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Vladimir Maiquil, 50, casts his fishing line off Havana's seafront boulevard, the Malecón, into the waters of the Florida Straits, 90 miles from America.
"I'd love to travel and have the opportunity to see the world," Maiquil says, "but how can I afford the flight? I've got no chance. It's almost impossible."
For decades, Cuba has been a country whose government would not let its people leave. But in October, it announced a lifting of the despised travel ban to begin in January.
The announcement cheered Cubans as well as millions of Cuban Americans whose families have escaped the island since its takeover by communists. But it is unlikely the change will result in a tidal wave of Cuban travelers.
The new law means that beginning Jan. 14, Cubans will no longer have to apply for a costly exception to the travel ban, known as an exit visa, or show a letter of invitation from a person in the intended destination.
But the expense of a visa from the destination country, the cost to travel and the fine print in the government announcement will probably keep most Cubans home.
Cubans make an average of $18 a month, and a passport will cost the average Cuban five months' salary, says Ray Walser, a senior policy analyst specializing in Latin America at the Heritage Foundation.
Only those Cubans who receive cash remittances from friends and family abroad will be able to afford it. Then there are the exceptions to the rule.
The announcement made Oct. 16 in a government newspaper stated that Cubans need only have a renewed passport and a visa from the country of destination to travel. President Raul Castro said the regime will still decide who can renew or obtain passports. The government will protect "human capital" in its decision-making, and travel can be denied for "national security reasons."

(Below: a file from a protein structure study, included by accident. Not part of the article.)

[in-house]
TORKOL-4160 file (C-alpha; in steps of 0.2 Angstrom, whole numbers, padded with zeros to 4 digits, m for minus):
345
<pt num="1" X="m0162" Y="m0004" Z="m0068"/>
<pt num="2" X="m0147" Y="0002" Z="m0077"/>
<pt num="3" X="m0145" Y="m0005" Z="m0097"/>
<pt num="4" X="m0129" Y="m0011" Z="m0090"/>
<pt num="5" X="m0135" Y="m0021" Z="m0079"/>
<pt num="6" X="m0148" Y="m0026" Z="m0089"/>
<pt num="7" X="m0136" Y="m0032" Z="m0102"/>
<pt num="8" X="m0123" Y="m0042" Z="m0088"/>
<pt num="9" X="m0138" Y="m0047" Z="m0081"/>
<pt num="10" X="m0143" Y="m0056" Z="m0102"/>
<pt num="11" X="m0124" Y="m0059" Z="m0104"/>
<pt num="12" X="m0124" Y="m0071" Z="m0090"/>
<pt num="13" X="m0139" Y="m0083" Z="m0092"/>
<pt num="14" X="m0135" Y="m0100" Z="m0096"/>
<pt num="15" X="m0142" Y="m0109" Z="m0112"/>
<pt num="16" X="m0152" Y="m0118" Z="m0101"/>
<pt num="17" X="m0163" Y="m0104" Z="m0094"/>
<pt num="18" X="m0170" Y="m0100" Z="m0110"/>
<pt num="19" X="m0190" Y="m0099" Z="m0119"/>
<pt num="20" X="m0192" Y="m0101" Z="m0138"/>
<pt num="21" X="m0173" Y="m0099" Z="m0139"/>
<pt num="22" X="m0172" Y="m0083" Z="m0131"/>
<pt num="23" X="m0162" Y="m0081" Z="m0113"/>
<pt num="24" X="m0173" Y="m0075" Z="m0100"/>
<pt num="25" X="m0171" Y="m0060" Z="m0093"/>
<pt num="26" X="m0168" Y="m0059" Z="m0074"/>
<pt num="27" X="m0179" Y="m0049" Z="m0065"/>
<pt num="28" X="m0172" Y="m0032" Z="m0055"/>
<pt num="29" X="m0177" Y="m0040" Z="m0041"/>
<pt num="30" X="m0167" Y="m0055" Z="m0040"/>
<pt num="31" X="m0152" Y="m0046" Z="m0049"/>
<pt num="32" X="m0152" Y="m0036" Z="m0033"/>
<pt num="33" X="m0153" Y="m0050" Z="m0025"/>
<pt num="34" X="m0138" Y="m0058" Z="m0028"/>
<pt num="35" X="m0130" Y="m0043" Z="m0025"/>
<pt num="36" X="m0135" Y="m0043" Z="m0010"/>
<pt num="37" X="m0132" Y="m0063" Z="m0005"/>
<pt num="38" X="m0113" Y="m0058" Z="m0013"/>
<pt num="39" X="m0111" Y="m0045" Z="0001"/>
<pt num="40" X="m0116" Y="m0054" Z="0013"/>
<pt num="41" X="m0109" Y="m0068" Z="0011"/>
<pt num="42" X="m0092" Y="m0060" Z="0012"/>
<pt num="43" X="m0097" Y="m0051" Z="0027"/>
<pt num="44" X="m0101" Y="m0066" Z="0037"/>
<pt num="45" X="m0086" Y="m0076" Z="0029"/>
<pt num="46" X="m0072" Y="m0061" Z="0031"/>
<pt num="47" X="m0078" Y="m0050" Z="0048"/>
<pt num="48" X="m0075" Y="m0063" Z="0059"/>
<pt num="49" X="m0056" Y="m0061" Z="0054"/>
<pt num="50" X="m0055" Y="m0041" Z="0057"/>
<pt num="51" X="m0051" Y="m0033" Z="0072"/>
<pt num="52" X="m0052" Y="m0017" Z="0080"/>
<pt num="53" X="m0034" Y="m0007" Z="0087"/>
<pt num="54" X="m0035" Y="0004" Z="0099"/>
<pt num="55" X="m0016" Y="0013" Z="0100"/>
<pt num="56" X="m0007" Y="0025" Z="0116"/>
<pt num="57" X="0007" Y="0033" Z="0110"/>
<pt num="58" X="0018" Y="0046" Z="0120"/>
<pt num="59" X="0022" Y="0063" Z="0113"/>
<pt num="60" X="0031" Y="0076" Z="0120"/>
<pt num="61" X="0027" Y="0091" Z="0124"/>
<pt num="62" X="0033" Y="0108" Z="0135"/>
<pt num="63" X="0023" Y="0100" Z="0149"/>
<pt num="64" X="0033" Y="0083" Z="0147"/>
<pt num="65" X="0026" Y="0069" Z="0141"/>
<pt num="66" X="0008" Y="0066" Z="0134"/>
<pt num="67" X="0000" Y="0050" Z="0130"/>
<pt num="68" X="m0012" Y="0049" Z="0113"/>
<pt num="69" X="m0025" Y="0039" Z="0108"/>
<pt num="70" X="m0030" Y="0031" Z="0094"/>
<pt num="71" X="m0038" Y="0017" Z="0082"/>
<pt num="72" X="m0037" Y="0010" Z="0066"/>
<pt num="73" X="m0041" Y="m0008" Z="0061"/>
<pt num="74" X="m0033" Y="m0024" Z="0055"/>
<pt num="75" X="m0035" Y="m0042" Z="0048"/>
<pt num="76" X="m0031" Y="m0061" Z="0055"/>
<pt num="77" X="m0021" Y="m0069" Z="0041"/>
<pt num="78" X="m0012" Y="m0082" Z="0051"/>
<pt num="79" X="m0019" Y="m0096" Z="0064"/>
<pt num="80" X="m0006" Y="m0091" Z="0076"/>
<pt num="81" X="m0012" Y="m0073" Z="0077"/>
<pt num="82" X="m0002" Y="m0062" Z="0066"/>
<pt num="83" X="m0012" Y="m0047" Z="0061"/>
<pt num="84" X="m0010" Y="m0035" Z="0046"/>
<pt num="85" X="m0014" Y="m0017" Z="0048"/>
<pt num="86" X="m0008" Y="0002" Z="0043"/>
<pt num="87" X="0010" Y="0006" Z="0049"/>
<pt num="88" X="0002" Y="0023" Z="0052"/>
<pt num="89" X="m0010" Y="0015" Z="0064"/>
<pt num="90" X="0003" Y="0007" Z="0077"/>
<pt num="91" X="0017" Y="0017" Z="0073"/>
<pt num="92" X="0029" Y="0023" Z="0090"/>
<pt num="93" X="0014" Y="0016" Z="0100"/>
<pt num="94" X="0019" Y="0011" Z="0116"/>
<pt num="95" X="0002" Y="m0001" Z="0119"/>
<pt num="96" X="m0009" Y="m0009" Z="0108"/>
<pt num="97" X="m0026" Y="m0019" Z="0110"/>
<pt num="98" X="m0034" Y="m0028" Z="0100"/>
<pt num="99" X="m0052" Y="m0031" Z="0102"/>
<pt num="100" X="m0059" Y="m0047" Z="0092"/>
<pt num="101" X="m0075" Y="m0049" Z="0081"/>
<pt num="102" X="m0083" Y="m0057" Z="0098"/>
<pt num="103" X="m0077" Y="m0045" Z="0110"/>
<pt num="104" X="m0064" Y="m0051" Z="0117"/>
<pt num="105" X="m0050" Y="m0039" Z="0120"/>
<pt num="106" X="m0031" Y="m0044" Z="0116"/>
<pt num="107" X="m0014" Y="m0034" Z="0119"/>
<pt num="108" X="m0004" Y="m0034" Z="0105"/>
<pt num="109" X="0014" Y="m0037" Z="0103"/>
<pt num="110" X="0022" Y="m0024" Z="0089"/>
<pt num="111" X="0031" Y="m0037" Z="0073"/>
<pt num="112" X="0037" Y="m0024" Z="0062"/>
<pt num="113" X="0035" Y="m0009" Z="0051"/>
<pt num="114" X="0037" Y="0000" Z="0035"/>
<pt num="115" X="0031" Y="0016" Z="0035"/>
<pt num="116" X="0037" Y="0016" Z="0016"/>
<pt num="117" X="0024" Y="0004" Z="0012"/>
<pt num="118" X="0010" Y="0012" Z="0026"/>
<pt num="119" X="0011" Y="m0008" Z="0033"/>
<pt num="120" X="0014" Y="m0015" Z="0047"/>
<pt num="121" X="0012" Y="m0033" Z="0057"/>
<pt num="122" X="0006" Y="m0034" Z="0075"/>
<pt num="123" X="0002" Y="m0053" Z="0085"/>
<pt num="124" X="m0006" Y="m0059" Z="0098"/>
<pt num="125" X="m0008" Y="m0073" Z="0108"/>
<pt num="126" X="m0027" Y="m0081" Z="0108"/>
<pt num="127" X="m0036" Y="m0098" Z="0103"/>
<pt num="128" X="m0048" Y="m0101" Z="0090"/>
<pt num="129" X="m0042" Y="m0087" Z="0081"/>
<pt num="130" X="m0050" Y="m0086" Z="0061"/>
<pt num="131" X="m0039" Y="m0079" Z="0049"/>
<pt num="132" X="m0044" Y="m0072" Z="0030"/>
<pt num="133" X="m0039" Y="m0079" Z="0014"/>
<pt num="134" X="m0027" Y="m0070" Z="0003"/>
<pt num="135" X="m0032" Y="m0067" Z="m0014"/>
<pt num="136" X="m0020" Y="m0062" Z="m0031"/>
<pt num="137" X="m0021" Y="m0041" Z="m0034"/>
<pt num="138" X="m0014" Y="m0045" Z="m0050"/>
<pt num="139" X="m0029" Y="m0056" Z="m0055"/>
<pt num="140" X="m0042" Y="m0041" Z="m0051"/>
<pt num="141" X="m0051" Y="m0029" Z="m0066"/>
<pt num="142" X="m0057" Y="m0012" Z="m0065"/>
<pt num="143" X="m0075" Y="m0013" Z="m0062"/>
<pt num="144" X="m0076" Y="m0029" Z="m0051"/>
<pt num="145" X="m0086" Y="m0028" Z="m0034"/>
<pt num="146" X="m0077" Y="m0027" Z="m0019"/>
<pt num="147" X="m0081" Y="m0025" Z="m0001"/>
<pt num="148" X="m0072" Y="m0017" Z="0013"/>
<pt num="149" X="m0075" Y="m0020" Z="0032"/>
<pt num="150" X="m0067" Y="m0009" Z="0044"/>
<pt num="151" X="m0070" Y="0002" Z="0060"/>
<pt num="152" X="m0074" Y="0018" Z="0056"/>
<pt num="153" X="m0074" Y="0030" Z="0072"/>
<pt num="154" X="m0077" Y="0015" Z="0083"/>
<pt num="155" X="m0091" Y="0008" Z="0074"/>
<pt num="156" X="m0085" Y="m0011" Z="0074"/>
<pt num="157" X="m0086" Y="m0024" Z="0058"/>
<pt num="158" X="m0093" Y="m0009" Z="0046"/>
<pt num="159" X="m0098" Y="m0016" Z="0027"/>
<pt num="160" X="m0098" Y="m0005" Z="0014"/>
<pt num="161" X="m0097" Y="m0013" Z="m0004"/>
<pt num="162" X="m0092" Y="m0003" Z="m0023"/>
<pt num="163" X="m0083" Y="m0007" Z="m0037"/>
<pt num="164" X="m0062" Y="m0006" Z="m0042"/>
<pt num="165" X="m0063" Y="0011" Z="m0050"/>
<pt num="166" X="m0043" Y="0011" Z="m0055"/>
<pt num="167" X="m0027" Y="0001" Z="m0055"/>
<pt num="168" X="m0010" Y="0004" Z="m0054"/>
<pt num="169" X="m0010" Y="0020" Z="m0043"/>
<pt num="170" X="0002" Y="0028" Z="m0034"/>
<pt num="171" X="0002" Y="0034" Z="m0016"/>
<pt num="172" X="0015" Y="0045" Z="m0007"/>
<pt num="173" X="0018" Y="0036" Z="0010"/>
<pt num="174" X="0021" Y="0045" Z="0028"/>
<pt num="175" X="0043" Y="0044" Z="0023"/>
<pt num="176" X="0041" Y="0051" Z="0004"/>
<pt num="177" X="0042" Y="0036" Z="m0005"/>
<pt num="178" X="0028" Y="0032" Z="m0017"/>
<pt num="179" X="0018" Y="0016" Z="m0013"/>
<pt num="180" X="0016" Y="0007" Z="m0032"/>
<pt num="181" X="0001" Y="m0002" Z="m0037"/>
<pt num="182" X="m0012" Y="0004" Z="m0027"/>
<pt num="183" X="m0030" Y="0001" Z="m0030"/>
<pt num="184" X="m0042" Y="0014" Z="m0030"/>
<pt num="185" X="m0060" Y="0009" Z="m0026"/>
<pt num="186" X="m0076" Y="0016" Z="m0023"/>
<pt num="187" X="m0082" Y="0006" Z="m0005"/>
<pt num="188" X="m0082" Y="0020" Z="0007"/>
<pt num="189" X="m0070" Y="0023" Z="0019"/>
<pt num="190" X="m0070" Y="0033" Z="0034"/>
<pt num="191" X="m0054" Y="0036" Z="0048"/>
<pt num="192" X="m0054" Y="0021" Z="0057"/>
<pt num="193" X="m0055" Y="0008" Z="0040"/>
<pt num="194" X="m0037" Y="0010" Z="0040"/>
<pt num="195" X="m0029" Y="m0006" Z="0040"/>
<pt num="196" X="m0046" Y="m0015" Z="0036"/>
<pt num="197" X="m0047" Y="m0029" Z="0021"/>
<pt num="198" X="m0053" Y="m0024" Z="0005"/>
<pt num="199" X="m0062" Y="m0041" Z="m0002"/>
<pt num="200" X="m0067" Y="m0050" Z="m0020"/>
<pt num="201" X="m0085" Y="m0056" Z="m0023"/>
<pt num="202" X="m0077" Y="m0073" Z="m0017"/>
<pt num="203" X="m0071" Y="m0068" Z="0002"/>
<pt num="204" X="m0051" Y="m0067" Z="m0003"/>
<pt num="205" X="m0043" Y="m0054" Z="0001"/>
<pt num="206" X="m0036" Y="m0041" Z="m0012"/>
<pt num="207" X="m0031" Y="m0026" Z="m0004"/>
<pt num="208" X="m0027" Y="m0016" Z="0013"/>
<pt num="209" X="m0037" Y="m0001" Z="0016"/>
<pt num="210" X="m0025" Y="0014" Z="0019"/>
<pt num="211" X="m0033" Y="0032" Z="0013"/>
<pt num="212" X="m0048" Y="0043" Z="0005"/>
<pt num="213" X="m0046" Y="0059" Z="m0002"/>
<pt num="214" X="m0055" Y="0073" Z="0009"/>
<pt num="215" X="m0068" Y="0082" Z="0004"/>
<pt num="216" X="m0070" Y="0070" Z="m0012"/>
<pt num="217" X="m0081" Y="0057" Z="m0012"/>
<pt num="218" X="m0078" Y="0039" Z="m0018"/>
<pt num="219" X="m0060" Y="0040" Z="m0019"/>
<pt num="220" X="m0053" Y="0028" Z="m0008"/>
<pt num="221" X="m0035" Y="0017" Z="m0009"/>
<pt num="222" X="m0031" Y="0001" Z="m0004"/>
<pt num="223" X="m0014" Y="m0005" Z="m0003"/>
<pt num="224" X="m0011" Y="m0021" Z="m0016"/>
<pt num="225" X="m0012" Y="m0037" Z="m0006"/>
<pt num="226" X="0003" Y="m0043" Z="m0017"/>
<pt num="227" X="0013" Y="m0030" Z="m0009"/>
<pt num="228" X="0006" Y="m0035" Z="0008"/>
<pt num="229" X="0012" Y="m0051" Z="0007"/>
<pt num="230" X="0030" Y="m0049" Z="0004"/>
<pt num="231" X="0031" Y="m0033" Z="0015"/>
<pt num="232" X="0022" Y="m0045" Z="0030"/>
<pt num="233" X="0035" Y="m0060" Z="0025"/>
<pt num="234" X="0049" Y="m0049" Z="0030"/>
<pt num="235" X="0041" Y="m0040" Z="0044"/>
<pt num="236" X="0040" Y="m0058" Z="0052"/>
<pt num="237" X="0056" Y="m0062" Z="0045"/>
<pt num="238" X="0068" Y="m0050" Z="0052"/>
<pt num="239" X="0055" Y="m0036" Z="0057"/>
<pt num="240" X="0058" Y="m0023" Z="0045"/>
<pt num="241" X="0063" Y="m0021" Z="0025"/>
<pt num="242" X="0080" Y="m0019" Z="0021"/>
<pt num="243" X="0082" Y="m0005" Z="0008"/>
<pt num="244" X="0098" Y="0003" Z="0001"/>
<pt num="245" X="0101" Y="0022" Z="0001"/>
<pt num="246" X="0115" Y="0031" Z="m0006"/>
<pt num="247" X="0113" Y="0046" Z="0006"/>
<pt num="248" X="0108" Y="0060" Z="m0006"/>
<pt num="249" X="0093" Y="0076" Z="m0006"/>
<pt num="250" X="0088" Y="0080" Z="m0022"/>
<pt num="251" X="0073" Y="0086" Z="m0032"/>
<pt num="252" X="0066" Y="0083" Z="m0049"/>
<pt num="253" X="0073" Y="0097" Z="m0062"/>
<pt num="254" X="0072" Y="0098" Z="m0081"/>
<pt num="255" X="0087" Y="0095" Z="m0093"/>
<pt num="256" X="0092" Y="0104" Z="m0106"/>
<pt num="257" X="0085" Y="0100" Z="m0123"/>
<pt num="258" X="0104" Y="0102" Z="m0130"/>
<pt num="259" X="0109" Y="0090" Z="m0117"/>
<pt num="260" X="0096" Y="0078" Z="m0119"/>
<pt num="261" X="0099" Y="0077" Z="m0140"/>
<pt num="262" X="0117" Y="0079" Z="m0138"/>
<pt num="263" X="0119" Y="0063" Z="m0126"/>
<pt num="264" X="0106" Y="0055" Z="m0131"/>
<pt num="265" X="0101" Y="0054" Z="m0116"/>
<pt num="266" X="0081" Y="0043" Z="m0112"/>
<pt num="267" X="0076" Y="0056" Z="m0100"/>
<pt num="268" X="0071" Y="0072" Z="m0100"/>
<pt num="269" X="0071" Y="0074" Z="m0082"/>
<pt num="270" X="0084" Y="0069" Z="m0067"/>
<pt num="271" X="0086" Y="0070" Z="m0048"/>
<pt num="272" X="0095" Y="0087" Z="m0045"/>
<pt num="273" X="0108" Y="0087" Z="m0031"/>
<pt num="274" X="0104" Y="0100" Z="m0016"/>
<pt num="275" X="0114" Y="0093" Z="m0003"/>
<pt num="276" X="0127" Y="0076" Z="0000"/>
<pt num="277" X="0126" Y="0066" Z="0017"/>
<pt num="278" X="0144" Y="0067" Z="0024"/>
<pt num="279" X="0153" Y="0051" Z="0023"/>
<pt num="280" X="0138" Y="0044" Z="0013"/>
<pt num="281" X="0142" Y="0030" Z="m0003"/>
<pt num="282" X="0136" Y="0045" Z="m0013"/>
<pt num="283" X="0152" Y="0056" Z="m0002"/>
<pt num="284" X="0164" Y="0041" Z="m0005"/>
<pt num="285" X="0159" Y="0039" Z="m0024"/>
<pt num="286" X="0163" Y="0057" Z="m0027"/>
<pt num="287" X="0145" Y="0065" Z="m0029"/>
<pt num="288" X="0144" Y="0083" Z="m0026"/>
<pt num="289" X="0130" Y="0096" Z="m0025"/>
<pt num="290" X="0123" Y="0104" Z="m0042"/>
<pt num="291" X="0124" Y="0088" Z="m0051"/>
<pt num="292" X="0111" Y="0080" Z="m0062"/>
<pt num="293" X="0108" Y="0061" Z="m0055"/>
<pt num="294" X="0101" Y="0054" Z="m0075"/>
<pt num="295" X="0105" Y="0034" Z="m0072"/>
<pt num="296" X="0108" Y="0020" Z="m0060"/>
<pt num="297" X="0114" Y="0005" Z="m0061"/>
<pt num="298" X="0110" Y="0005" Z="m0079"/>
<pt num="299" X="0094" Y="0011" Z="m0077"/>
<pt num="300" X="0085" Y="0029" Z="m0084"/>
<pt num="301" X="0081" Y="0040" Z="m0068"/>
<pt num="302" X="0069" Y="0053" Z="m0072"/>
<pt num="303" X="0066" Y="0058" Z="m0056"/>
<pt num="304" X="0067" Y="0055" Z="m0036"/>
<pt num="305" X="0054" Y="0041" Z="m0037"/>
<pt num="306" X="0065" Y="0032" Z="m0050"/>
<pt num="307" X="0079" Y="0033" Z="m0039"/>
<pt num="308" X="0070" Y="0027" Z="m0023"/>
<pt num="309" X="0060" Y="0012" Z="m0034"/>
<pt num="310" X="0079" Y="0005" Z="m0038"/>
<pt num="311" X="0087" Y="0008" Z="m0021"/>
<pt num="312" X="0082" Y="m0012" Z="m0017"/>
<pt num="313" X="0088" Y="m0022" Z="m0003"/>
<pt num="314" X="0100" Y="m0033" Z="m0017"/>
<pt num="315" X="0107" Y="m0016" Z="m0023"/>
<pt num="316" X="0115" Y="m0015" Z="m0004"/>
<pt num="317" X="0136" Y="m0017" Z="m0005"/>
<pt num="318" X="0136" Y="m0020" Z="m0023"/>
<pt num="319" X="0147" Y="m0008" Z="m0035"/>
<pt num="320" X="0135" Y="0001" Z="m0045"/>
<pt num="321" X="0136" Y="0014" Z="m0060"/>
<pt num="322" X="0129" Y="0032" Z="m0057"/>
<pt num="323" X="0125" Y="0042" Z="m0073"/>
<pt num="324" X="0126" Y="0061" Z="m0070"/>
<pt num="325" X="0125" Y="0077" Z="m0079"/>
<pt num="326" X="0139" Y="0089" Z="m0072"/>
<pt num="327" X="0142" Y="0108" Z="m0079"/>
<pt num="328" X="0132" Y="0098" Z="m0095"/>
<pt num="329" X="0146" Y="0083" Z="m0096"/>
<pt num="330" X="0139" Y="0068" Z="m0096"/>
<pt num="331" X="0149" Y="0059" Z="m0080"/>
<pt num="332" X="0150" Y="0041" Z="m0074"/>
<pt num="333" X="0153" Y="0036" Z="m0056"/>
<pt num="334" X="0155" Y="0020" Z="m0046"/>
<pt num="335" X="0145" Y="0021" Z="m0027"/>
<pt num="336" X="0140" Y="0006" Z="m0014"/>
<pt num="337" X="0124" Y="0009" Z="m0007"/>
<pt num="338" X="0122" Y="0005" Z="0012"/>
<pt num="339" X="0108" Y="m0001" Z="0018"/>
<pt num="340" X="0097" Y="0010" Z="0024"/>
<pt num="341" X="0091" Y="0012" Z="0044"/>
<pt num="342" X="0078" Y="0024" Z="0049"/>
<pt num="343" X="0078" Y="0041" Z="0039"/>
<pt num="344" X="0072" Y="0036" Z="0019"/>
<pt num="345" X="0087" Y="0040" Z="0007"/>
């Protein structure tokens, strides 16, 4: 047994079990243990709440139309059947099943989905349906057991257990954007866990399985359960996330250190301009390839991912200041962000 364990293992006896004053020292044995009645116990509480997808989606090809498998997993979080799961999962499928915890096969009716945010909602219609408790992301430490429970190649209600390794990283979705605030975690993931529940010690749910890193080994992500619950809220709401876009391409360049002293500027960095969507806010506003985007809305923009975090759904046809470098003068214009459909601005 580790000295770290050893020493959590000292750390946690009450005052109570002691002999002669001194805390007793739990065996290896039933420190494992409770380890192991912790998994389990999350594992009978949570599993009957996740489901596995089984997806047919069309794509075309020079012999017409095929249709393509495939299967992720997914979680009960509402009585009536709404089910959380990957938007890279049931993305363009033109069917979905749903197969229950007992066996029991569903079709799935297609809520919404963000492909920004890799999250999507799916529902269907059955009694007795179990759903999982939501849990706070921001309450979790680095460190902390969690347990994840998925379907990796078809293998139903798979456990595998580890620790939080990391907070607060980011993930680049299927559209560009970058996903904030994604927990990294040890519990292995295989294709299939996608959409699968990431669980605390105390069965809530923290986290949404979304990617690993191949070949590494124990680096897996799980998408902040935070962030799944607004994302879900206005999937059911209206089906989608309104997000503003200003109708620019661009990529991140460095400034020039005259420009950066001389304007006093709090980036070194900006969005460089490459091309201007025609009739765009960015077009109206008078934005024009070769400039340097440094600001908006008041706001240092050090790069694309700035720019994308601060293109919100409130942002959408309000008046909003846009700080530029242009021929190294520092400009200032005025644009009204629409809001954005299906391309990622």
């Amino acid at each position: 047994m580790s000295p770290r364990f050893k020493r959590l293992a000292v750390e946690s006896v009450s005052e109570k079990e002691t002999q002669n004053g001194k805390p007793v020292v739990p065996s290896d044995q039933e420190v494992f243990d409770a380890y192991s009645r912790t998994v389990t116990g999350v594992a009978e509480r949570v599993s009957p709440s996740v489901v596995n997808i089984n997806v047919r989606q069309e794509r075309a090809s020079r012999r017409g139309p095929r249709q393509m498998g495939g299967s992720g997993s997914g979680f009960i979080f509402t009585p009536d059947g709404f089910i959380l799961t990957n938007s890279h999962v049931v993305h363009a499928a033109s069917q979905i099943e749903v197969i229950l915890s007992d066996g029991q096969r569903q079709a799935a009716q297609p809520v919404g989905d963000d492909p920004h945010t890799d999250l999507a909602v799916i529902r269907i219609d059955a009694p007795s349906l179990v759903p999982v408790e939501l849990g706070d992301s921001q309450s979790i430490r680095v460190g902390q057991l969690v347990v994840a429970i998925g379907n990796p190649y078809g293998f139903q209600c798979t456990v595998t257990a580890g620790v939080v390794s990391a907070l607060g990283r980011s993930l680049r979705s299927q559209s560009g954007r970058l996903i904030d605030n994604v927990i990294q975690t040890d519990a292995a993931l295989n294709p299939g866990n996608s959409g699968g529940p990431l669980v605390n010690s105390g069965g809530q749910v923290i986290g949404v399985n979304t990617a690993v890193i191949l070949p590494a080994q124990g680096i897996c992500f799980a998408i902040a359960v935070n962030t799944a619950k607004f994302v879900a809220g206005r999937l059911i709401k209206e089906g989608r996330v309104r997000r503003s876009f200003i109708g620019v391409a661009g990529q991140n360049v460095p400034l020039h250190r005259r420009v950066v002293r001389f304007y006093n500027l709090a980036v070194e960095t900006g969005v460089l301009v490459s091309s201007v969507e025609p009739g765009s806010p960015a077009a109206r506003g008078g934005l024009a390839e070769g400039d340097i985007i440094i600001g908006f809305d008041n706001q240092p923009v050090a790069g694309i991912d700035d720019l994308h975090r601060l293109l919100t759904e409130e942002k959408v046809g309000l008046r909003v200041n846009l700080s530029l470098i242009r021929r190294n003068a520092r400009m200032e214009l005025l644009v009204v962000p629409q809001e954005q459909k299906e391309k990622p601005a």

Those deemed necessary to the Cuba socialist revolution — professionals such as doctors, scientists and engineers — can be prevented from departing. The "national security" clause worries some opposition figures.
Yoani Sanchez is a prominent Cuban blogger who has been denied an exit visa 19 times.
"We've been waiting for this reform for years," Sanchez said. "There's more flexibility and a reduction in the bureaucracy and in cost, but it doesn't give people directly the right to enter and exit this country."
For years, Sanchez's blog has documented to the outside world the oppression, poverty and corruption the Cuban people suffer daily. She has received numerous journalism awards and been named to Time's 100 Most Influential list. Sanchez says she will line up to collect her new passport, but she is not hopeful.
This year, the Brazilian government offered her a visa to go to Brazil to view a new documentary on the treatment of critics in Cuba, which relies on a large number of paid informants and state security to squelch criticism and imprison dissenters. Her request for an exit visa though was denied.
"I don't want to feel defeated," she said. "I'll go to the office and try to get a passport. In the meantime, I'll enjoy the illusion that I can leave."
The new law is part of wider changes made by Castro, 81, who took over the island in 2008 from his elder brother, Fidel. He has slowly opened up Cuba's private industries, allowing small businesses such as guesthouses and restaurants to grow.
One implication of the increased time period that Cubans will be allowed to leave the island — to be set at two years — is that they will be able to obtain U.S. citizenship without losing their rights back in Cuba. This process normally takes around a year.
This could lead to an influx of immigrants from Cuba to the USA, which maintains its policy that any Cuban who sets foot on U.S. soil is eligible for legal immigrant status.
The hope for Havana authorities is that Cubans move back and forth and bring in vital foreign currency, some say.
"We'll see what happens in January," said economist Oscar Espinosa Chepe, echoing the view of many in Cuba.